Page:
The book has a lot of other plus points:
- The brilliant portrayal of the characters’ frustration
- The anticipation of what might happen next
- The way mere words unsettle you and raise your suspicions about whether or not a character is sane
- Preparing you for the eventual pursuit of truth
- Your feeling of impending doom at the complex intermingling of the characters’ lives
- Reasons explaining themselves and enlightening you with sudden realizations while giving you goosebumps
- A character vacillating between two extremities of the reaction radar is fun to read. You never know which end they might end up employing.
- It makes you hate a certain section with such justification that there is no chink in the armor.
- Builds suspense – sometimes at an admirable pace, sometimes too slowly for one’s liking. It does develop and deepen, though, and makes you want to uncover it as soon as possible. And when you finally connect the pieces, everything makes so much more sense.
But the book also has some chinks (in a few places) that are hard to ignore.
- The story drags a little with disconnected descriptions and sentences.
- Unclear actions of certain characters at some points.
- It gets a little cumbersome to keep track of the number of characters coming in and the lengthy introduction/insight into the character’s mind. You need to flip back a few pages to re-read for missing connections. Sometimes, it gets difficult to keep up, both, with the characters as well as their mood swings. But somehow, the story as a whole, justifies it all.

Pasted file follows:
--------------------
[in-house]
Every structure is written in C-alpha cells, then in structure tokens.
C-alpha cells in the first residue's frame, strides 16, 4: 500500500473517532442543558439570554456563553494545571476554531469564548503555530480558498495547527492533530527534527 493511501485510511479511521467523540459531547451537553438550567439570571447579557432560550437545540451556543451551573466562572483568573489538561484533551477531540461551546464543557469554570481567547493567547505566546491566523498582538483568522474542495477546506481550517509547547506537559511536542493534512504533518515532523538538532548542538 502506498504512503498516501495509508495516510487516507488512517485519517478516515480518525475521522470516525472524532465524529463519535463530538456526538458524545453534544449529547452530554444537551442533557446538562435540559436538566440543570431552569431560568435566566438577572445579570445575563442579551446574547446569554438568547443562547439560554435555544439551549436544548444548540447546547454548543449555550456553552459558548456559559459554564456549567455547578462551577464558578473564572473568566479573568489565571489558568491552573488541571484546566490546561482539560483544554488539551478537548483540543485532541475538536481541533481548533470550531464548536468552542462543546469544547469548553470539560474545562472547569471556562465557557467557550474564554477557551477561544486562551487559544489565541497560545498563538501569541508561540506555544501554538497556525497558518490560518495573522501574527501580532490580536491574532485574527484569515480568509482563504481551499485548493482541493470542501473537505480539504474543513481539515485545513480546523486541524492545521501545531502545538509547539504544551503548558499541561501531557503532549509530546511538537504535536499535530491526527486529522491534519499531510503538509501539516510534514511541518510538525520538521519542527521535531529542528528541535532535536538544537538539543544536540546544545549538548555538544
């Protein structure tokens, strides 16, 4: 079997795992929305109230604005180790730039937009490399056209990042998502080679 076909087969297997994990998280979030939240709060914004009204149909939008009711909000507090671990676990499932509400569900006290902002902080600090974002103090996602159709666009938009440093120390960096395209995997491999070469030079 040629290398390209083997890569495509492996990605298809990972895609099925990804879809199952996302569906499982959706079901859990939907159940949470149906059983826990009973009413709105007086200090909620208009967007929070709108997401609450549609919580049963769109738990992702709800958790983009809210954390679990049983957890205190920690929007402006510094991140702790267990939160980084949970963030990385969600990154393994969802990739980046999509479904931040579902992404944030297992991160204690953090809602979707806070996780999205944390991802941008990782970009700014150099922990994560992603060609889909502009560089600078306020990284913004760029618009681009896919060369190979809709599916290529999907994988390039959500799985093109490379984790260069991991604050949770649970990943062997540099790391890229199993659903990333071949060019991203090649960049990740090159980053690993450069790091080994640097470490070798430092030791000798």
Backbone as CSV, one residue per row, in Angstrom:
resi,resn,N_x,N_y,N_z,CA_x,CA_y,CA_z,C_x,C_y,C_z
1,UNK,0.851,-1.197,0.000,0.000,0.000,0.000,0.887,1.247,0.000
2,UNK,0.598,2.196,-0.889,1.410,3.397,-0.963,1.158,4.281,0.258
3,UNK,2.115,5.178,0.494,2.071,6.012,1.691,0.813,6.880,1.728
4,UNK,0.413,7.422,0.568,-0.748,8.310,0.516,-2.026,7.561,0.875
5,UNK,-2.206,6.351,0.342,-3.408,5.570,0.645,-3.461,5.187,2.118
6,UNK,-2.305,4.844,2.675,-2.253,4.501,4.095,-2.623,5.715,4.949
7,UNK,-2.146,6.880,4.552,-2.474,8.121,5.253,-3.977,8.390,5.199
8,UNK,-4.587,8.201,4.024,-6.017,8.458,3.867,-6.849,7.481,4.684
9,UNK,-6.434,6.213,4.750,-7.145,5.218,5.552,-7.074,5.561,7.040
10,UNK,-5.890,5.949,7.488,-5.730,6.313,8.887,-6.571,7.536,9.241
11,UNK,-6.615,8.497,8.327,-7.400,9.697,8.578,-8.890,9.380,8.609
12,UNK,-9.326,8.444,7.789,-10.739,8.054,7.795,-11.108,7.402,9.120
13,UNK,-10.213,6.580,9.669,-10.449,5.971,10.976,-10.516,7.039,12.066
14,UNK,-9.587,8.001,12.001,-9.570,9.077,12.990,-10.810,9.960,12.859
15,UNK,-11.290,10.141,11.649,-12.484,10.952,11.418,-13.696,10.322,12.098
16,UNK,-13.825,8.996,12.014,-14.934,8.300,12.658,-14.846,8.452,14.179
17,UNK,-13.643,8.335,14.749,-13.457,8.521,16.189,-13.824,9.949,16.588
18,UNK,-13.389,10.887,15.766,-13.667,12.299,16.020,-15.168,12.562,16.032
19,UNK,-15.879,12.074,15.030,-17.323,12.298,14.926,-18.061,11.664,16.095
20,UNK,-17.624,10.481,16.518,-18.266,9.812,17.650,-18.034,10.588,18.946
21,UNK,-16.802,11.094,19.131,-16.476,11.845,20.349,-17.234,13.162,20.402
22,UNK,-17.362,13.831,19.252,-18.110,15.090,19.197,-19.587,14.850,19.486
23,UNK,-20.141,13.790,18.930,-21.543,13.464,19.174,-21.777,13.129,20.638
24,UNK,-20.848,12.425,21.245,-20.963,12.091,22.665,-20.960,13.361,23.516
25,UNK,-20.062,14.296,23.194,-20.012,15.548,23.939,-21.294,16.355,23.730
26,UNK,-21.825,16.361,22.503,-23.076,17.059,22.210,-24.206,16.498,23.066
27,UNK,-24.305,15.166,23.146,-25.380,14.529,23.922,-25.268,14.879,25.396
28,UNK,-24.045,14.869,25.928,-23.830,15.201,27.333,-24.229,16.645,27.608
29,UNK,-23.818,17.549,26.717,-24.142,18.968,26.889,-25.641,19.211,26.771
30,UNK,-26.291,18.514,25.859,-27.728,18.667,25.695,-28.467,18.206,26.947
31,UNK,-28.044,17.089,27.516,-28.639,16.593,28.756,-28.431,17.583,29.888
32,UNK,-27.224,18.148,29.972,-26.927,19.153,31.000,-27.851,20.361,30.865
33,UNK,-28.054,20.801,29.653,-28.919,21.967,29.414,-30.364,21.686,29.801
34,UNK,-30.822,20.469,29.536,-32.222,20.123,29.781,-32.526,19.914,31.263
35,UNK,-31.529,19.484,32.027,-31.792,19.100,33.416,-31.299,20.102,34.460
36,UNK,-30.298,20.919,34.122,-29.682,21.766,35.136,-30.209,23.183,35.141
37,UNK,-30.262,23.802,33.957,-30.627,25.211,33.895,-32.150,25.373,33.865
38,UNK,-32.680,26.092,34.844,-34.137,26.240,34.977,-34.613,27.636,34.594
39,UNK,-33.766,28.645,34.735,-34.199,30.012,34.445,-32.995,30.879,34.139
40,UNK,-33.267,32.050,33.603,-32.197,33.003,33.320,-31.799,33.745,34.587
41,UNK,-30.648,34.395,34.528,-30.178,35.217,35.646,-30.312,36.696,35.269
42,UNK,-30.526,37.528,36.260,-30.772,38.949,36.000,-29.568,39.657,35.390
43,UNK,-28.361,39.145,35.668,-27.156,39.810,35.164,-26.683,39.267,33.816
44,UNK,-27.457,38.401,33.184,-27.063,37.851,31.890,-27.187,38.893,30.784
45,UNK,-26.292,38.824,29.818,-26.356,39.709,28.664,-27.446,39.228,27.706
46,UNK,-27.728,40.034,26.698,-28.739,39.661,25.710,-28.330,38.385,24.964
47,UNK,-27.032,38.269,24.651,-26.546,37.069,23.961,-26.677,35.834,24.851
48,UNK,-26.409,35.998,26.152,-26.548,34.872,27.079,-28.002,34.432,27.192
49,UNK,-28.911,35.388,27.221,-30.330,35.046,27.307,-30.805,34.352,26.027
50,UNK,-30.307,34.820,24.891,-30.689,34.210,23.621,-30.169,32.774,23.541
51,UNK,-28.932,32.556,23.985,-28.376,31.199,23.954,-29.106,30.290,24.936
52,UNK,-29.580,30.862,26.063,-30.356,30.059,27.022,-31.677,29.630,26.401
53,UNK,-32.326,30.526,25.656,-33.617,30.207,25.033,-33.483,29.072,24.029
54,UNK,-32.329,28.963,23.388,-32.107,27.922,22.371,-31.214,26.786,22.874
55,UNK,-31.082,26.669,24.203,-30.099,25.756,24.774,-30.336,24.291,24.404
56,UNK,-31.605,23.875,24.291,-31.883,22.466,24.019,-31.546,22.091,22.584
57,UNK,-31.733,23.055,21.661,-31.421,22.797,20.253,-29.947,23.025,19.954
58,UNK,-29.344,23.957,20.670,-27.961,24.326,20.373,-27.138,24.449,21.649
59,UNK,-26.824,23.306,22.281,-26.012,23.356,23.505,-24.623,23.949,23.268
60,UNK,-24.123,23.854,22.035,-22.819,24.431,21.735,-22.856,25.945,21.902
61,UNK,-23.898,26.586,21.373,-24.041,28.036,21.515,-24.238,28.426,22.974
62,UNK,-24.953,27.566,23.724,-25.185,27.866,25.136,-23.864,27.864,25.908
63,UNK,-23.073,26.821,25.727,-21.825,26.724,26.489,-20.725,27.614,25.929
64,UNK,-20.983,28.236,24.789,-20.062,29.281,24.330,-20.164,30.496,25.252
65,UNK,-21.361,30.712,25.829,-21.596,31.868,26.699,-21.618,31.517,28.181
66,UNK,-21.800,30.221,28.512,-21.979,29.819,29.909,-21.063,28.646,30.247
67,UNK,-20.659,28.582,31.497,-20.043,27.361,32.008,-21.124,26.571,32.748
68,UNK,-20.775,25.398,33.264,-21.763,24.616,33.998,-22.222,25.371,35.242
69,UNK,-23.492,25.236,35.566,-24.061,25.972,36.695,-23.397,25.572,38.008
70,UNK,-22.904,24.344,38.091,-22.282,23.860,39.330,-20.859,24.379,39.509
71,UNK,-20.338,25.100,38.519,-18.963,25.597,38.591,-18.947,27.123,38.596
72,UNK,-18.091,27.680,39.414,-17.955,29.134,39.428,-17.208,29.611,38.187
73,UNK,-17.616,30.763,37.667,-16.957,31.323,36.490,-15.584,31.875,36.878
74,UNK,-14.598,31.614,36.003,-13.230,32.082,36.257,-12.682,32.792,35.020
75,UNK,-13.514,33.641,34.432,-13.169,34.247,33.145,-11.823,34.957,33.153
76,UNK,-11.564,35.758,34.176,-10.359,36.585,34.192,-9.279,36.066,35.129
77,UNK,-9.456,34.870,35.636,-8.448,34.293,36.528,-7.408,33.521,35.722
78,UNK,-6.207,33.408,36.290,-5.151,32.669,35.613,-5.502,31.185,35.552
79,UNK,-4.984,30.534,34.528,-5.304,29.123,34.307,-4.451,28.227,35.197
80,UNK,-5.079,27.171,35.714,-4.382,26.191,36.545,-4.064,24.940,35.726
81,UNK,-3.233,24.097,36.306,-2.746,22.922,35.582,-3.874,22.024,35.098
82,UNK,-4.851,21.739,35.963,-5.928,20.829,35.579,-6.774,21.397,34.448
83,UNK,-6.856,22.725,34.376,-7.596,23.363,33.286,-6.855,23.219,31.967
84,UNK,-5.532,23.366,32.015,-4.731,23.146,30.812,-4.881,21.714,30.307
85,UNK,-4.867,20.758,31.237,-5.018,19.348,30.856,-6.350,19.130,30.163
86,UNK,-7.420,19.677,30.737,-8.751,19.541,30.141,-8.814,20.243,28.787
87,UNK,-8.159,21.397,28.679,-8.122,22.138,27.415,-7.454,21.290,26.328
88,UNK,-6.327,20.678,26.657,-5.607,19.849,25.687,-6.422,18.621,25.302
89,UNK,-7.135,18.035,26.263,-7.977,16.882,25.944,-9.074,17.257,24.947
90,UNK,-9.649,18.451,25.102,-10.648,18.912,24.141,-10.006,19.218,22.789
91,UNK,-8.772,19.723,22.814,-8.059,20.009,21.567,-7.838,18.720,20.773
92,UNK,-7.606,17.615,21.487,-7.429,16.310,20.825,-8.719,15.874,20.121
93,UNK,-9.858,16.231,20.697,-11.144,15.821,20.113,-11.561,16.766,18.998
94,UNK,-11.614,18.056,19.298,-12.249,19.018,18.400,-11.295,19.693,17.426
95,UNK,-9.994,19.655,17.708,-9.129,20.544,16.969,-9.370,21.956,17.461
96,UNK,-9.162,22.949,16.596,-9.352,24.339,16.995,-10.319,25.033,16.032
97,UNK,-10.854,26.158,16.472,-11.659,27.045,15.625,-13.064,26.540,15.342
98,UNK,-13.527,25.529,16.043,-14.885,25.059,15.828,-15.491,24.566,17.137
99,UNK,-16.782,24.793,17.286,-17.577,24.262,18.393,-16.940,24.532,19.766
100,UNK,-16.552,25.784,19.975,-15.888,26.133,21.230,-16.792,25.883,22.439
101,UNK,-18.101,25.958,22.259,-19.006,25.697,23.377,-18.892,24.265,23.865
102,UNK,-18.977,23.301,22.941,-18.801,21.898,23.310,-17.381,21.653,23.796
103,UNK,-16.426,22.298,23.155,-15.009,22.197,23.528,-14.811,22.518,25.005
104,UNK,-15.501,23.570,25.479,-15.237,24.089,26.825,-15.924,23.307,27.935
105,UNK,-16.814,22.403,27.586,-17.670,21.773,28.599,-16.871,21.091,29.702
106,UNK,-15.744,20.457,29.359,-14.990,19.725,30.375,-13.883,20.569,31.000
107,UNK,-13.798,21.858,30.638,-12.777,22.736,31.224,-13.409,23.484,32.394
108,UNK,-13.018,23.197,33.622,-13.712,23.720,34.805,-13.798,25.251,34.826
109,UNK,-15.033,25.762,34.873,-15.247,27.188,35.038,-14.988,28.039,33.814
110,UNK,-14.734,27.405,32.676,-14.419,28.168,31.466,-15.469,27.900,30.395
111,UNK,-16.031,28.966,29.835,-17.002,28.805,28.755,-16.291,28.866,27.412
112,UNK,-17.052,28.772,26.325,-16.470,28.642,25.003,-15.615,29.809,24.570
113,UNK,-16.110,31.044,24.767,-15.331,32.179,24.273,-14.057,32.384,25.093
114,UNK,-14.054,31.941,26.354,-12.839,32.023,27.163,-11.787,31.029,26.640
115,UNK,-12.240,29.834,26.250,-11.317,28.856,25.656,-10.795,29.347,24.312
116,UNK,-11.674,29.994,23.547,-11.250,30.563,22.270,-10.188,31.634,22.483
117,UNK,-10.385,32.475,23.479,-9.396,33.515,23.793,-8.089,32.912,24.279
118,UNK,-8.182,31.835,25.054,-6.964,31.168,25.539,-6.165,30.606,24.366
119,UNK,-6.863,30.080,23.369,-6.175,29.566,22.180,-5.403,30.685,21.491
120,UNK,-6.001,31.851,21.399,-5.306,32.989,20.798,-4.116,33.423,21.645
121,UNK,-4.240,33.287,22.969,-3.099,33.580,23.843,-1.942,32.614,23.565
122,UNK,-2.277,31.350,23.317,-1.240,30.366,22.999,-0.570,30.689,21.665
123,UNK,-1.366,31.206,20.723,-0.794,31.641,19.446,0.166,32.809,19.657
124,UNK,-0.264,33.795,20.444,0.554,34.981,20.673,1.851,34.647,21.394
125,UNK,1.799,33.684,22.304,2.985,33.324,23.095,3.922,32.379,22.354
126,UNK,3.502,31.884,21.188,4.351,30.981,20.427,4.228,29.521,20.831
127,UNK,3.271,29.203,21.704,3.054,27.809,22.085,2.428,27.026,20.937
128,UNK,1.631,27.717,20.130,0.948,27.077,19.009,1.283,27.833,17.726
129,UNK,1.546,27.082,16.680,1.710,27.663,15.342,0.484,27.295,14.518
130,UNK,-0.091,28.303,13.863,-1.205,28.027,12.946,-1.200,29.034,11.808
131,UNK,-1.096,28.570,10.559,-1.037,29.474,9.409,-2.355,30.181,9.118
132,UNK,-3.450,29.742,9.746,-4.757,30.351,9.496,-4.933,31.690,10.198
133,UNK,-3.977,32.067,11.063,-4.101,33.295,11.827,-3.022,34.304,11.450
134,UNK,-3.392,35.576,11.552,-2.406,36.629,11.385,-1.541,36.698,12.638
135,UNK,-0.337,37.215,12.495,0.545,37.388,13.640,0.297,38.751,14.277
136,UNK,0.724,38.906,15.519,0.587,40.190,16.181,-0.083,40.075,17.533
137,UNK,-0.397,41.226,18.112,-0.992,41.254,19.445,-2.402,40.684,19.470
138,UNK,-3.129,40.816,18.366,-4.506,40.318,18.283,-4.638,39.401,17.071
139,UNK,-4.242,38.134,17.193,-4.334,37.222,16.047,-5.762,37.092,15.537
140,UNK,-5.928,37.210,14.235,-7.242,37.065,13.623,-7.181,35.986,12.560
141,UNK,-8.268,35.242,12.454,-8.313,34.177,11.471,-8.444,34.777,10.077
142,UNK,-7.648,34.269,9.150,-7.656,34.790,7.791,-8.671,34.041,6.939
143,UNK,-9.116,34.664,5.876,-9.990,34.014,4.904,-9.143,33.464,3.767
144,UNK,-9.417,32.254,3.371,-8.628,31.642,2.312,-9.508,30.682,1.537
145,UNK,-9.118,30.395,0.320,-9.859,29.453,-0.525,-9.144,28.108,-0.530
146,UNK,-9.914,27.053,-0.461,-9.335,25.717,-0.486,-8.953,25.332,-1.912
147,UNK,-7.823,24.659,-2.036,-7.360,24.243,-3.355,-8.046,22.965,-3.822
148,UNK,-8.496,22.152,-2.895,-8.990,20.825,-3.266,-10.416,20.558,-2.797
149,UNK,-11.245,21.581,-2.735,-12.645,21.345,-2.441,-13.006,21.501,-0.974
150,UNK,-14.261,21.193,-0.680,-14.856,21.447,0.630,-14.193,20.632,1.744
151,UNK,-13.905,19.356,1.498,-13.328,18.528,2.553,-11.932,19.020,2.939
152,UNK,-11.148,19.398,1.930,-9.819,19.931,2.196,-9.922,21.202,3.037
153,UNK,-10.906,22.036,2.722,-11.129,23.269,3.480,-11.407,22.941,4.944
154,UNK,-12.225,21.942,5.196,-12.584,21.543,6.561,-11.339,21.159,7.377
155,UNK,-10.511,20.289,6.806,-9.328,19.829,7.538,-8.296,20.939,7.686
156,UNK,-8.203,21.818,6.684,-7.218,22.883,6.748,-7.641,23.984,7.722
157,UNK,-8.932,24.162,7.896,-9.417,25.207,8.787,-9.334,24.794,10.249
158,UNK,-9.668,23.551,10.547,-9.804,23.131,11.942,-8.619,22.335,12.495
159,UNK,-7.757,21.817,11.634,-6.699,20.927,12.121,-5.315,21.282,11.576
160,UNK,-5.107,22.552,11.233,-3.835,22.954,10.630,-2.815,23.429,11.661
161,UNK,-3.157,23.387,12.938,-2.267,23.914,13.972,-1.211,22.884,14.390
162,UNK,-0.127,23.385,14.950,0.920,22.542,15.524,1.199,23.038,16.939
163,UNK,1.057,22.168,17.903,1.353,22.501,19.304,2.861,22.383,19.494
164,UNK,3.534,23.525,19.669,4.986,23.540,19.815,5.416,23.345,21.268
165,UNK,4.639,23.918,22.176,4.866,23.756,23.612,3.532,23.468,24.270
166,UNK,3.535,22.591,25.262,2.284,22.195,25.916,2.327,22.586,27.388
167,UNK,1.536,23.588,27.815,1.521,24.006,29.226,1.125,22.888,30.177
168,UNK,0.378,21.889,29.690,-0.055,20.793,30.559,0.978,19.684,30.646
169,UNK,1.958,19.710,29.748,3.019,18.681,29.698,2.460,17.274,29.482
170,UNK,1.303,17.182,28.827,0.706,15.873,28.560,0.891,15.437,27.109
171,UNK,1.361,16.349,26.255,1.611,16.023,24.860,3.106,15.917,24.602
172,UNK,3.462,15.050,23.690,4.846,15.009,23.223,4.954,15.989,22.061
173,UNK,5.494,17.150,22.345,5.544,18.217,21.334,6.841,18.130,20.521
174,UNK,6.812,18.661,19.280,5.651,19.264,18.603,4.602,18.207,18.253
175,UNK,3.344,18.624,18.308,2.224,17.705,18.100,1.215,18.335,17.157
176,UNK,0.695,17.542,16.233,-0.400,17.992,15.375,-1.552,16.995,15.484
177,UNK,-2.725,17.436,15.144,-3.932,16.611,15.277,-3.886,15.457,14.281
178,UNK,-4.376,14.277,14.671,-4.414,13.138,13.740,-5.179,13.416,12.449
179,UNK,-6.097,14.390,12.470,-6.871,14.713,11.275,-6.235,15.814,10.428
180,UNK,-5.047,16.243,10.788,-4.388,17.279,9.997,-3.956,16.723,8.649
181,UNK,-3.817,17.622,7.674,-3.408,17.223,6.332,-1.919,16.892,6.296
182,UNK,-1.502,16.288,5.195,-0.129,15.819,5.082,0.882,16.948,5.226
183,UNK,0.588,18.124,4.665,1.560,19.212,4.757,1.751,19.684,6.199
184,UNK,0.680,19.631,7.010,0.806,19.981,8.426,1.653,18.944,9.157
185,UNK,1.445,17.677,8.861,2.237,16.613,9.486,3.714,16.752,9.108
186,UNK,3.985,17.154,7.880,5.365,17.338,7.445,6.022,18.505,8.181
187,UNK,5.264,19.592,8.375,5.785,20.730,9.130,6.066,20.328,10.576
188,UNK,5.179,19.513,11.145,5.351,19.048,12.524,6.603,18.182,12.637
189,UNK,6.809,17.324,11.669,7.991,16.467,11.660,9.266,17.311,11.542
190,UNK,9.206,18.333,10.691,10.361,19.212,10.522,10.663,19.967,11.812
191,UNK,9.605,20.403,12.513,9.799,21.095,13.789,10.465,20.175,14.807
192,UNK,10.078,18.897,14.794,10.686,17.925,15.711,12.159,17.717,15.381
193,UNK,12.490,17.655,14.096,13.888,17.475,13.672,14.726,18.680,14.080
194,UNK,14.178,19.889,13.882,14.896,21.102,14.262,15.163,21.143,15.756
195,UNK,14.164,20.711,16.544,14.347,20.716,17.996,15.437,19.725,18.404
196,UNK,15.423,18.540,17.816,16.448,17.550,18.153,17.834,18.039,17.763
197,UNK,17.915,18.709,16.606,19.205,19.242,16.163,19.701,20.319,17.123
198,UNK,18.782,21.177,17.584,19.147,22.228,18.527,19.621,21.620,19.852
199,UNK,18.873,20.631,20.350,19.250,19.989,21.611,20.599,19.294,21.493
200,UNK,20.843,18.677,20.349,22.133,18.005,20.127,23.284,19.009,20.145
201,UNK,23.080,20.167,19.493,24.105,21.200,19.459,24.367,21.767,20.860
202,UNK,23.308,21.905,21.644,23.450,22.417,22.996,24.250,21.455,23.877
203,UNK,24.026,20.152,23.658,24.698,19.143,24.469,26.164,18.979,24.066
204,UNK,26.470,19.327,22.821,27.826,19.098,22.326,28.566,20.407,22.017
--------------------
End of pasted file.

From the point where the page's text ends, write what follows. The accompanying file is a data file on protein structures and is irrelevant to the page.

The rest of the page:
- Some scenes seem unnecessary, and some are confusing. And some references fly over the top of your head.
- A few spelling mistakes and a few missing words here and there. But these are easily overshadowed by the suspense in the story.
- There are a few unexpected shocks and surprises but sometimes it seems too easy. There has GOT to be something eerie here.
Yet, the book is captivating to say the least. Interrogations, speculations, and then suddenly, the savior is here: strategizing, planning, hoodwinking! But the truth does take time to reveal itself and when it does, it sets your heart racing. The slowly connecting dots propel you into heaven and give you a sense of peace. But one question remains – how will people be saved from the curse? Will they be saved from the curse?
The end is a little anticlimactic. You expect something big to happen, the book to go out in a burst of colorful pyrotechnics. But it merely goes off with a slight fizzle, though what the twins may be up to sends chills through your spine.
All in all, though the book is interesting and gives a good vibe throughout, the end somewhat dampens it for me.
But it must be the way Simhachalam, the old timekeeper of Donoor puts it:
“Nobody knows anything, sir. But I sit up here and I look down upon these people. It’s like being a master of a dollhouse.”
Is that how God views us specks? After all, we do not know anything about the wider perspective. Only God does.